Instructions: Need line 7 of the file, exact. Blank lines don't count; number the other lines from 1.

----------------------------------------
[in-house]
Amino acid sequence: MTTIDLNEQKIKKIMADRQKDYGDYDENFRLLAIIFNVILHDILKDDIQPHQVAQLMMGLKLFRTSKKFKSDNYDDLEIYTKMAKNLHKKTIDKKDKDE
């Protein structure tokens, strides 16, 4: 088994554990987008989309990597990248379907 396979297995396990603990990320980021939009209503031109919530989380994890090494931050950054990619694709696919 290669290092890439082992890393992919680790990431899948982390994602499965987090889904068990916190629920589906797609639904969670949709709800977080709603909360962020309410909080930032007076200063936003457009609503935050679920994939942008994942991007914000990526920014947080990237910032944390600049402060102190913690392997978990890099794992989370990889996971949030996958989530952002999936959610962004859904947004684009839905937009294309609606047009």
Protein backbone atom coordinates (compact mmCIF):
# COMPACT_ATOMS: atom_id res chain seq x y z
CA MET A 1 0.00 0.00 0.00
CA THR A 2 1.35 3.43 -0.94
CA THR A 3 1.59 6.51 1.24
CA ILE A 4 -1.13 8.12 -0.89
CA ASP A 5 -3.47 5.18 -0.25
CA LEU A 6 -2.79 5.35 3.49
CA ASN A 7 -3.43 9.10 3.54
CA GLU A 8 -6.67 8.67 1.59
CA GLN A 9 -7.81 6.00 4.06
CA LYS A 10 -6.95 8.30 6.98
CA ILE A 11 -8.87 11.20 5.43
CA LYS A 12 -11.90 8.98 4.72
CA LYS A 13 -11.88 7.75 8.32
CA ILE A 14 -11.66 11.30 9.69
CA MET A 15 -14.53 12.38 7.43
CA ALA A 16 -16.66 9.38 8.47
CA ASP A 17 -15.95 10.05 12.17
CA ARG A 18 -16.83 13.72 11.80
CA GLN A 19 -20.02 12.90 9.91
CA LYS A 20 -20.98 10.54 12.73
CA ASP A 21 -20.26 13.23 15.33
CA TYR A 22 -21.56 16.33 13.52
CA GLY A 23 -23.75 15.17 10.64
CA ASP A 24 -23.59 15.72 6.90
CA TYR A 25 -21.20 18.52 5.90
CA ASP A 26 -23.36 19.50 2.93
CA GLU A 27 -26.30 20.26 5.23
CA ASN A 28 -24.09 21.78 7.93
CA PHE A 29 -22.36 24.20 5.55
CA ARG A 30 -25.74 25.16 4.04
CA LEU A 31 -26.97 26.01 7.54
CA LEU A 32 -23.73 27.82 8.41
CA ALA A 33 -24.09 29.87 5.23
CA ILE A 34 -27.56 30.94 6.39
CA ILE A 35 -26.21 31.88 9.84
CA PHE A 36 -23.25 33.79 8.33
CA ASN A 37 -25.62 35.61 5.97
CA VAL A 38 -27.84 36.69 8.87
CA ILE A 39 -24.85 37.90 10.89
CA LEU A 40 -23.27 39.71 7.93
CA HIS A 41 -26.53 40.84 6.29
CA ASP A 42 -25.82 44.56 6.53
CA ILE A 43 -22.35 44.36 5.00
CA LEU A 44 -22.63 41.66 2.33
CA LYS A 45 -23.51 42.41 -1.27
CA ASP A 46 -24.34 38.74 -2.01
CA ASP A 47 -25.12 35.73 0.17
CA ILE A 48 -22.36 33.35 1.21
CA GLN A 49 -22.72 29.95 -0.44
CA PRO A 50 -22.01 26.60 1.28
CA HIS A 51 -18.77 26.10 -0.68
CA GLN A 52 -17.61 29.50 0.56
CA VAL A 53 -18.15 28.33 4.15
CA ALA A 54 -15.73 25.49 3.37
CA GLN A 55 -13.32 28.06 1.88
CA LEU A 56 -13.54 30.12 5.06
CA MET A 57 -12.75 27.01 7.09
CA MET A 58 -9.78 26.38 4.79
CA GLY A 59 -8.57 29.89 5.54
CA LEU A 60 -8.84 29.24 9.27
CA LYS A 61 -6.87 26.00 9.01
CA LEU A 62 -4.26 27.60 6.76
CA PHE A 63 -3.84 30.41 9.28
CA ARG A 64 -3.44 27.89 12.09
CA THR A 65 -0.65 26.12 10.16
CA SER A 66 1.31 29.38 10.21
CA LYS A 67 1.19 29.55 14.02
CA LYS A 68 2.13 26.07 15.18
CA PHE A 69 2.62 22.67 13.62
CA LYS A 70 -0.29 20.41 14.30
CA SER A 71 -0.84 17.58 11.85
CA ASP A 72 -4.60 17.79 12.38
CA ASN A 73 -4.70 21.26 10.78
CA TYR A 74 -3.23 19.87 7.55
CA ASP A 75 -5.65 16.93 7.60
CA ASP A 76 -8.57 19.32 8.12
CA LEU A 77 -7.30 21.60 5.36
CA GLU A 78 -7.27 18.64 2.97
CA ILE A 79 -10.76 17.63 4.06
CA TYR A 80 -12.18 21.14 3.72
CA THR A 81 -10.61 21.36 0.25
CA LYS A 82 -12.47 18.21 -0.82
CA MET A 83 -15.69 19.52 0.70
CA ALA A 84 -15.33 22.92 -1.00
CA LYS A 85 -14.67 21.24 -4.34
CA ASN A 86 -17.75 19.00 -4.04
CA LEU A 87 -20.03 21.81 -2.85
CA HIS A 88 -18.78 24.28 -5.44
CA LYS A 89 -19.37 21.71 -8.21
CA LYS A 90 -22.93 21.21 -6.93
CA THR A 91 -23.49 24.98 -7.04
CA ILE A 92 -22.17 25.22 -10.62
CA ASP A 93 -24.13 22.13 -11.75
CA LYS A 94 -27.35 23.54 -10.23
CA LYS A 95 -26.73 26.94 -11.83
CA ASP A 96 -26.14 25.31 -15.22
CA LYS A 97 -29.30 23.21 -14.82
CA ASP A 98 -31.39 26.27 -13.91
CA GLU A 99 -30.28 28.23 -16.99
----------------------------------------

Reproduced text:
CA THR A 2 1.35 3.43 -0.94